Date: Thu, 14 Feb 2002 06:55:20 -0500 From: John_Fraser/User/NWExternal at Nationwide.com Subject: RE : RIMS PIDs and SSRs Larry wrote : >I recently bought a PID controller with a solid-state relay > snip snip.... >control the external SSR? Seems logical, but before I >buy one I wanted to ask those in the know I use a computer to control my SSR's (http://members.tripod.com/rims-brewing/), the relay controller I use had a 1A relay and I could have controlled another SSR relay with it, though I chose to have the manufacturer customize it and just have a 500mA Darlington Ground setup to control my SSR's. I use 40A SSR's which can handle 80-300V, as I use 240V to power my RIMS. John M. Fraser Return to table of contents
Date: Thu, 14 Feb 2002 07:56:52 -0500 From: "Ahrendt, Eric (E.J.)" <eahrendt at visteon.com> Subject: Cinti Bockfest Does anyone know the fate of the Cincinnati Bockfest? The only reference I can find is the Bloatarians upcoming Bock competetion. Thanks. P.S. Anybody going to the Real Ale festival in Chicago in a couple weeks? Eric Ahrendt Lighting Manufacturing Feasibility Visteon Corporation Sandusky Plant Return to table of contents
Date: Thu, 14 Feb 2002 08:06:57 -0500 From: Randy Ricchi <rricchi at ccisd.k12.mi.us> Subject: backyard barley growing Tom Snyder talks about home growing barley: SNIP>This shows an average yield of 88 bu/acre at an average of 69 lb/bu, so average of 6072 lb/acre of barley. However, I think this is higher than what a backyard grower/maltster/brewer might see, though. I wouldn't expect more than 1 ton/acre yield, or about 4 lb barley per 100 ft^2. IOW, to up with a 50 lb bag of malt (why would you bother for any smaller amount?) you'd have to plant about 1200 ft^2, an area 40x30 ft.< I have to question his assumption that backyard growing would give smaller yields. I've been gardening for over 25 years, and I know that backyard gardeners can get far better yields than farmers by using intensive bed growing techniques. Yes, even with crops like corn. With rich soil, you can plant corn as close as 12-15" apart with a similar distance between rows. This close planting insures good cross-pollination, even at the edges of the beds. By contrast, farms plant corn in rows something like 3 feet apart, and plants are (guessing) 18" apart. The key, of course, is good soil, and attention to watering. Return to table of contents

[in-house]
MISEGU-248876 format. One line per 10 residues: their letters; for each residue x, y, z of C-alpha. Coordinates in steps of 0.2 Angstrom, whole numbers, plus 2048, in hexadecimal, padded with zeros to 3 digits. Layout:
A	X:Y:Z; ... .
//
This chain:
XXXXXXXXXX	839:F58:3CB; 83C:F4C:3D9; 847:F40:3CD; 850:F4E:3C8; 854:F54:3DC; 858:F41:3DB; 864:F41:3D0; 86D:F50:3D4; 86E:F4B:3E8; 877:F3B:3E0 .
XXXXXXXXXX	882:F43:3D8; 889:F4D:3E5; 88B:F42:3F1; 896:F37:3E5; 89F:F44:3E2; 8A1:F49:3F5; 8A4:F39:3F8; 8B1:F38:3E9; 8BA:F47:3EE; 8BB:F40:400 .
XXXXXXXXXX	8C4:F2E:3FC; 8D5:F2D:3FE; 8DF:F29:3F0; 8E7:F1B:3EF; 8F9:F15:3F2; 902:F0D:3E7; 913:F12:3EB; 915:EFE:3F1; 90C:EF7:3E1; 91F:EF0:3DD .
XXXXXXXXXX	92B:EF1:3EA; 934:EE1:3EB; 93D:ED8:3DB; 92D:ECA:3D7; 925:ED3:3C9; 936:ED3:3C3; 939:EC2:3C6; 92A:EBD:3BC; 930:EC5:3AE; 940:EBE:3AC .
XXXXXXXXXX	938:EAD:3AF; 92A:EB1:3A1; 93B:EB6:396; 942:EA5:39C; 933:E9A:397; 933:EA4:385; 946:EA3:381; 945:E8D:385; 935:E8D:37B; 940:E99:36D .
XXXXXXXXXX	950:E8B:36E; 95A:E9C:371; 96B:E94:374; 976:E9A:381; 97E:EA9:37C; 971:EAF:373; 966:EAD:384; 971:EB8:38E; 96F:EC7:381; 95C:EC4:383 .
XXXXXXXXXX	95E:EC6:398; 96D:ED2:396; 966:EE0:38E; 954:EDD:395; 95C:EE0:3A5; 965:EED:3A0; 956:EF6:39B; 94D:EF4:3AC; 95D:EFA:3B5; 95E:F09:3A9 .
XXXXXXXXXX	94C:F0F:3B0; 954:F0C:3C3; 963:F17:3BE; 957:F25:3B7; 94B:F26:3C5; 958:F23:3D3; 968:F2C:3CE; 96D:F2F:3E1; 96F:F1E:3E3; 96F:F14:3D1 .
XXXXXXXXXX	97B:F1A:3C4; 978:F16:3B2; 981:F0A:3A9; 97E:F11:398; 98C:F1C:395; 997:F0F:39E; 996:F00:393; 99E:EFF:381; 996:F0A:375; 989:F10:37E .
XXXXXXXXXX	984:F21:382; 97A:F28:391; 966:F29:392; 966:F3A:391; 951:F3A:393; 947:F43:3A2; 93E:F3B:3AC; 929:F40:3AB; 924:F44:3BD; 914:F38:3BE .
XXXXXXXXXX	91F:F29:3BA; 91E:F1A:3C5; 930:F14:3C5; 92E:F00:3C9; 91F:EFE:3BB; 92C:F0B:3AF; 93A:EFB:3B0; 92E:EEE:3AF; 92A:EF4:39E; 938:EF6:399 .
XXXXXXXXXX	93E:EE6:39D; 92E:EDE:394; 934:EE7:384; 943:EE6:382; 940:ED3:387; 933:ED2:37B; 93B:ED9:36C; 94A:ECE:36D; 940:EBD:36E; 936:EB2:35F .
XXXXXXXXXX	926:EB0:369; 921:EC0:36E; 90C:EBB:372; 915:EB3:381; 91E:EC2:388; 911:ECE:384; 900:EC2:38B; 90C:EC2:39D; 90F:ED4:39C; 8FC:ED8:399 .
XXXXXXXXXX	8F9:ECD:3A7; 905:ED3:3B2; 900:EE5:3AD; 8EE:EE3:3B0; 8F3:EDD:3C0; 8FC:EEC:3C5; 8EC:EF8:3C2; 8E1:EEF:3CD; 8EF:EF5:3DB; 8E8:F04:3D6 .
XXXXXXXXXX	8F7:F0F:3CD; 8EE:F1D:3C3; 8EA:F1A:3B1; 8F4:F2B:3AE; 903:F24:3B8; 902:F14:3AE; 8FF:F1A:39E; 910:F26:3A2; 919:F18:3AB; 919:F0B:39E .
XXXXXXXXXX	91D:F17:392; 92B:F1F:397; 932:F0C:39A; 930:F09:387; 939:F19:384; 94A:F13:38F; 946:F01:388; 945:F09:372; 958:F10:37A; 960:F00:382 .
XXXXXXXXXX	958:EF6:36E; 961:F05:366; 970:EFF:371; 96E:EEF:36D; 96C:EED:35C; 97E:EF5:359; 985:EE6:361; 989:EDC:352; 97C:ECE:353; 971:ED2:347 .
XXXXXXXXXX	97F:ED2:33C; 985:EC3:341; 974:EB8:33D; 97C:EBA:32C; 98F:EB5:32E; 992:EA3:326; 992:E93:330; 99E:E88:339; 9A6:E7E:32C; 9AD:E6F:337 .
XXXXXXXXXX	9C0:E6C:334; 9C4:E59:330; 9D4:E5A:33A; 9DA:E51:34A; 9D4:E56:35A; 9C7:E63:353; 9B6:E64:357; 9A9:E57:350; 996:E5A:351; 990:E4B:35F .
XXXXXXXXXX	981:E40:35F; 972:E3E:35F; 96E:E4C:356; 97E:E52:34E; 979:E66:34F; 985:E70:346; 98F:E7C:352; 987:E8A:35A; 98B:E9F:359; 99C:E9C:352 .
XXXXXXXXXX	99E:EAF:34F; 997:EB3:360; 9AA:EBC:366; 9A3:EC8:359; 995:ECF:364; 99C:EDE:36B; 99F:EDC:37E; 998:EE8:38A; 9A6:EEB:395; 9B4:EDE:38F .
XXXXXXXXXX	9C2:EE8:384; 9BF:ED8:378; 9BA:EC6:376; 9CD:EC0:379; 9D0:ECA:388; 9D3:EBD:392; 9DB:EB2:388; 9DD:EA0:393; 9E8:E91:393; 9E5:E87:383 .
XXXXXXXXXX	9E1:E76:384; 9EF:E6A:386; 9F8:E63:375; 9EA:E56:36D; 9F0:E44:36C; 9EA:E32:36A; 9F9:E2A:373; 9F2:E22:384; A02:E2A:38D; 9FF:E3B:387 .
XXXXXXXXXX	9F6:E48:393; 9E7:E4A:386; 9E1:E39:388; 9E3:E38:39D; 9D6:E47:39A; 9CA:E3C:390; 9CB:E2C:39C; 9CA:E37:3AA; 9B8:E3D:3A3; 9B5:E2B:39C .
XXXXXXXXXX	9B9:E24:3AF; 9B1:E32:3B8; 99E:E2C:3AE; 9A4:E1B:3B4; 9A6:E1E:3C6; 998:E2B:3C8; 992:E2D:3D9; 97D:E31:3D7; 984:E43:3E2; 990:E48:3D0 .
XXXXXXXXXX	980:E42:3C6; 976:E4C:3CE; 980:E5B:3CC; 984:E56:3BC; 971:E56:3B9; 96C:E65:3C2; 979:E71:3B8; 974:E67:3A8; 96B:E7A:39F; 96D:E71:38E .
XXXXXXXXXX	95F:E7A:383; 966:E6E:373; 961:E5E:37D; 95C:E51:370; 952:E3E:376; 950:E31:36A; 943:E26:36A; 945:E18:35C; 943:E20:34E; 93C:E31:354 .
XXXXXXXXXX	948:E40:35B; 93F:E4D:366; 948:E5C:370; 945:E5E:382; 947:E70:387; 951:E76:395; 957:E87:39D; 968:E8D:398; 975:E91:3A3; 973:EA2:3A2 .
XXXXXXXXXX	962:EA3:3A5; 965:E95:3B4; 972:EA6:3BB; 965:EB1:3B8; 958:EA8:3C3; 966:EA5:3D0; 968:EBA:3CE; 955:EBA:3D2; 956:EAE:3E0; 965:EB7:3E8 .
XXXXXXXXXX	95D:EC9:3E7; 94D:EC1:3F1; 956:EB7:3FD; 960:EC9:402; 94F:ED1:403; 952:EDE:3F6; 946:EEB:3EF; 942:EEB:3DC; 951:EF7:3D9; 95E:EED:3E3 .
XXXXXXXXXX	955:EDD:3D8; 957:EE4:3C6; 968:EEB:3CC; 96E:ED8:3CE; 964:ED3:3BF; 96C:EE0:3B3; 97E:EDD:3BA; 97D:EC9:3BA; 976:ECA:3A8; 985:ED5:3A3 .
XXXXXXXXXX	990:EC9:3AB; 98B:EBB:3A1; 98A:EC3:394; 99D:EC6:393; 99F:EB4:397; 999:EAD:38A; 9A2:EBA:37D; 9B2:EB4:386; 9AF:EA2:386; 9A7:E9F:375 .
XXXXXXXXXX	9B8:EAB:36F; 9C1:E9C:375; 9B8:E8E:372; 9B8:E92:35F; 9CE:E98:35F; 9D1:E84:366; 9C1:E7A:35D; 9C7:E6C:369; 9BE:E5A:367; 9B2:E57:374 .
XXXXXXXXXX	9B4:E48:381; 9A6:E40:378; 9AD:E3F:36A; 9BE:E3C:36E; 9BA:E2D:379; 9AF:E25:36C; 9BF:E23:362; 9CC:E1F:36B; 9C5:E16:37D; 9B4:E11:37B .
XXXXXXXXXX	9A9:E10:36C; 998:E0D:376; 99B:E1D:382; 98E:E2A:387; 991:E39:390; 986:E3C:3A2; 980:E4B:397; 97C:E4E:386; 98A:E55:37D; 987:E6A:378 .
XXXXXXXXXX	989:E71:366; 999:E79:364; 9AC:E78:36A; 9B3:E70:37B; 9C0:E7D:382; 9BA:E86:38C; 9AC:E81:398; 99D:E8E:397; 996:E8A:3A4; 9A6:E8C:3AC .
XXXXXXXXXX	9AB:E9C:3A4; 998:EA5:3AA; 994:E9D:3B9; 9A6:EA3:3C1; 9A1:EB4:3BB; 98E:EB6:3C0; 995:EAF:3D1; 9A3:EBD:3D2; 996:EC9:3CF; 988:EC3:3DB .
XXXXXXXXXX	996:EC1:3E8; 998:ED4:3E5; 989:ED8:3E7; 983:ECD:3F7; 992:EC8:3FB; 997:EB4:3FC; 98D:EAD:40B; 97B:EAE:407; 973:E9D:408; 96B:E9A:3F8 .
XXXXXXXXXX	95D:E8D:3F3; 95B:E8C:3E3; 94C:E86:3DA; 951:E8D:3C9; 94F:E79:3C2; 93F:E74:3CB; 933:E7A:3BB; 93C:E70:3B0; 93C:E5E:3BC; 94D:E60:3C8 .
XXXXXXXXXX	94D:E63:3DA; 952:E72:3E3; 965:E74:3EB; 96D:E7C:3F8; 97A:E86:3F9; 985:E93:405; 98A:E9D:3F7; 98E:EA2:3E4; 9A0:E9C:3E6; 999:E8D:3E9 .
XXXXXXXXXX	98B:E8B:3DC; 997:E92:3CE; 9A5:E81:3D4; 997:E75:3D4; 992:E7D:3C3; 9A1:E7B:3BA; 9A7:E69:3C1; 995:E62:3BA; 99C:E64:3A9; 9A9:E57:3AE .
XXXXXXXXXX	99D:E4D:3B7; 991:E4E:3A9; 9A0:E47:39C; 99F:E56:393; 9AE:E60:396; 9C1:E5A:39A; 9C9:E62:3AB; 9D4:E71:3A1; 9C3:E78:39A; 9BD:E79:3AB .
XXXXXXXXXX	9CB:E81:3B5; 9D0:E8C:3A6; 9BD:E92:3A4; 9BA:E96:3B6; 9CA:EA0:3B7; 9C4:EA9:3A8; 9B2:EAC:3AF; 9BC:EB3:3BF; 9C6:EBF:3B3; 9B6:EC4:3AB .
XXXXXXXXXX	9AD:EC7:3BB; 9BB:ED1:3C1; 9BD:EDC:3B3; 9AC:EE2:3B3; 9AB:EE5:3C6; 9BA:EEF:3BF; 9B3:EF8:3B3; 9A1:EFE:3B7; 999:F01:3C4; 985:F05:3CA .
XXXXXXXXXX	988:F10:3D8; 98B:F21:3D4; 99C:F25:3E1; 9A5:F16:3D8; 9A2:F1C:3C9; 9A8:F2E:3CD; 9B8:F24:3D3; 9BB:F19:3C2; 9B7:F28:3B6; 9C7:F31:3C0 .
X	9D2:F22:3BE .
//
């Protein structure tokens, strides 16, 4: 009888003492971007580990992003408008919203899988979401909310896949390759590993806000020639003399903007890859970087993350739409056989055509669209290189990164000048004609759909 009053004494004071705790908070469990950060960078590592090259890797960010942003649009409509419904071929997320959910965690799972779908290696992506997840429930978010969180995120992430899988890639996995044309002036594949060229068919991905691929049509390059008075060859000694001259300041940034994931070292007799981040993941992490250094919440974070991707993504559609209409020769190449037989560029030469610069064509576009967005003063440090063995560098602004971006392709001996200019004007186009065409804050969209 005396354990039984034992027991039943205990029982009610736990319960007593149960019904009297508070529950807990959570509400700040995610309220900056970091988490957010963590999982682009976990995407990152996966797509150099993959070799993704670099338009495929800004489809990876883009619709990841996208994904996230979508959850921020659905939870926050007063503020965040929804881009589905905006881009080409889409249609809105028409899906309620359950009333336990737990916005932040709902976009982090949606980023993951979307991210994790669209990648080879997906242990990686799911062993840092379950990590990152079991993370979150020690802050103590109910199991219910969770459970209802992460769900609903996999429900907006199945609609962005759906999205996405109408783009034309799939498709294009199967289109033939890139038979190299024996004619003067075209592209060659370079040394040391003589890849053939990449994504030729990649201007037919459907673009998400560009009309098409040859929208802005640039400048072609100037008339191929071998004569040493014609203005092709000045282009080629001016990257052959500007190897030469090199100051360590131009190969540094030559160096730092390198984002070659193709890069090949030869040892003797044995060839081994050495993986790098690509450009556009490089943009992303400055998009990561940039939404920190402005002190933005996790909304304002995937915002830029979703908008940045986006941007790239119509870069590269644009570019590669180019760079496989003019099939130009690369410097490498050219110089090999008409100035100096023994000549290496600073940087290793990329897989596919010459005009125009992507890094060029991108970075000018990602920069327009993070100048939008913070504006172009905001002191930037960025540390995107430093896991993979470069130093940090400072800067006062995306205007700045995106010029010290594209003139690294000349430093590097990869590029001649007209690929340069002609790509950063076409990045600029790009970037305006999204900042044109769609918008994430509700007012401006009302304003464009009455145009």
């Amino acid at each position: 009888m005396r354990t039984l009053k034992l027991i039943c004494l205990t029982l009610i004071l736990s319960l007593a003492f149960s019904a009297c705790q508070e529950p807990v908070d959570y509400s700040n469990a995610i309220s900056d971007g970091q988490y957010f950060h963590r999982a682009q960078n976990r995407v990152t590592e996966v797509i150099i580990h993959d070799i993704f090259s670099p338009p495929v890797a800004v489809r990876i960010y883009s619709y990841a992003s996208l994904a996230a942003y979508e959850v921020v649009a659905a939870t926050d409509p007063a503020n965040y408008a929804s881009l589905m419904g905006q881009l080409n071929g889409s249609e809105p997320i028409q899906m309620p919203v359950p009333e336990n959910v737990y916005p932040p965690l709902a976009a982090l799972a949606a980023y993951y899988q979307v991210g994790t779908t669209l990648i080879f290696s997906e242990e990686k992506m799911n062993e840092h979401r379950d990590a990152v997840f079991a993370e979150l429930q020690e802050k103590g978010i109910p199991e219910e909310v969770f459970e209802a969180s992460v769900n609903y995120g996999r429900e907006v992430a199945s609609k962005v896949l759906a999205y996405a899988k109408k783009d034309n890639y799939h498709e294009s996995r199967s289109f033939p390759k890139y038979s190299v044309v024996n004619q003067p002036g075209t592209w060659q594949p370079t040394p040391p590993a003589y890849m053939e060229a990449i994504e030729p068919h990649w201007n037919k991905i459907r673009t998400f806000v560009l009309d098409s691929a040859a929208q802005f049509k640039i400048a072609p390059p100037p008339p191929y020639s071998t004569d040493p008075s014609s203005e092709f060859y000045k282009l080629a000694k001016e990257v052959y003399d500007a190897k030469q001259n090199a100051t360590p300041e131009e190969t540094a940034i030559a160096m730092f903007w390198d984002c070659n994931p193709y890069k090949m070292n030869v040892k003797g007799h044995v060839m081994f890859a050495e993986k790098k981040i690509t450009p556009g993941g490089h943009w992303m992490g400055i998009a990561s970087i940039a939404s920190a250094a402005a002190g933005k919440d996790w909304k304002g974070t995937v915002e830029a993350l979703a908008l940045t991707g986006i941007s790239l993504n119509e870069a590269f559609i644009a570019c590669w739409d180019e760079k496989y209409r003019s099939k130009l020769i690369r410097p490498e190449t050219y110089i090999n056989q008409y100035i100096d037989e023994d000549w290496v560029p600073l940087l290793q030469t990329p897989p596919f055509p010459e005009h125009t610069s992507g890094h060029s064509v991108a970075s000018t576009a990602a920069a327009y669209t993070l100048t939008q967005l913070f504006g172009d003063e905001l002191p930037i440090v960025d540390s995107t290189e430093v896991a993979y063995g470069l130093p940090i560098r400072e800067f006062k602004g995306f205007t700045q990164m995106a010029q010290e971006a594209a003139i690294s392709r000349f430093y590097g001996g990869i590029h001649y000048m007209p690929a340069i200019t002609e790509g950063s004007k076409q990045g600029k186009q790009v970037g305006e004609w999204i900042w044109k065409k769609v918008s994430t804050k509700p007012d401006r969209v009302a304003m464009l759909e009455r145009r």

Date: Thu, 14 Feb 2002 08:26:28 -0500 (EST) From: Patrick Brochu <pcbroch at pixelmediastudio.com> Subject: Ask the pros! Hi all: Well I jumped back in the hobby (or should I say science) of beermaking after being away for a while. I don't do anything fancy like most of you guys describe here, i'm mostly brewing from malt extract for now, but do plan to move forward to something more complex. So here are my 2 questions of the day for all you experts out there! 1-What are my options aside from bottling? I'd be interested in small kegs (~5 liters), but how is the beer carbonated in these? Last thing I want is to have to drink 5 liters of beer on a saturday to avoid the beer going flat! 2-Would anyone have a good recipe for beginners, combining malt extract with other easy to find ingredients? Malt extract is not too bad but there are only so many brands available at the brew store. 3-(Did I say 2 questions?) Any known good place where I can order supplies for homebrew in Canada (or get them myself in Ottawa, Ontario)? Thanks! Return to table of contents
Date: Thu, 14 Feb 2002 08:31:22 -0500 From: "Frank J. Russo" <fjrusso at coastalnet.com> Subject: Water Chemistry I recently had my water tested for the seven primary ions Beer makers concern themselves with. I put these numbers into my water adjustment table and began trying to make additions to adjust the ion conc. upward, depending on the style I will brew. What I found out was if I use the salts normally available at my homebrew store to do the adjustments I have to settle for either undershooting or overshooting the target levels significantly. Having a background in Chemistry I determined I could best reach the range of conc. using different salt. I went to my local pharmacies and had no luck in being able to procure these items: Potassium Carbonate, Magnesium Carbonate, Potassium Sulfate. I selected these because they allowed me to increase sulfate or magnesium without increasing the other. I could increase carbonate levels with out increasing the calcium level. Anyone know where I might be able to procure these items? Got the name of a good chem. supply house? Frank Russo ATF Home Brew Club New Bern NC "The only thing necessary for the triumph of evil is for the good men to do nothing." Return to table of contents
Date: Thu, 14 Feb 2002 08:32:47 -0500 From: "Walter H. Lewis III" <wlewis at alliedlogistics.com> Subject: RE: 10 gal soda keg modification help (HOW DOES COKE CLEAN THEIR KEGS?) Several years ago I began recycling soda kegs for a lemonade business I had. During that time I began doing business with a tank recycling company in TN. They bought used/damaged kegs/tanks from soda cmpanies, reconditioned them and sold them cheep! In working with them over several years, they gave me THEIR secret. Pour 1/2 C Cascade Dishwasher detergent into Keg Fill with HOT Water Seal Lid Shake to insure that the Cascade is desolved Open Popets to expose them to the solution Let sit till cool Rinse WELL They told me it EVEN removes rootbeer flavor from the gaskets!! I tried it, it works! Some people may be concerned with bleach in the Cascade. In discussion with CASCADE, I was told that in all but ONE -- I forget which one -- the "bleaching" agent is oxygen. Stick with regular cascade and you should have no chlorine exposure. Walt Return to table of contents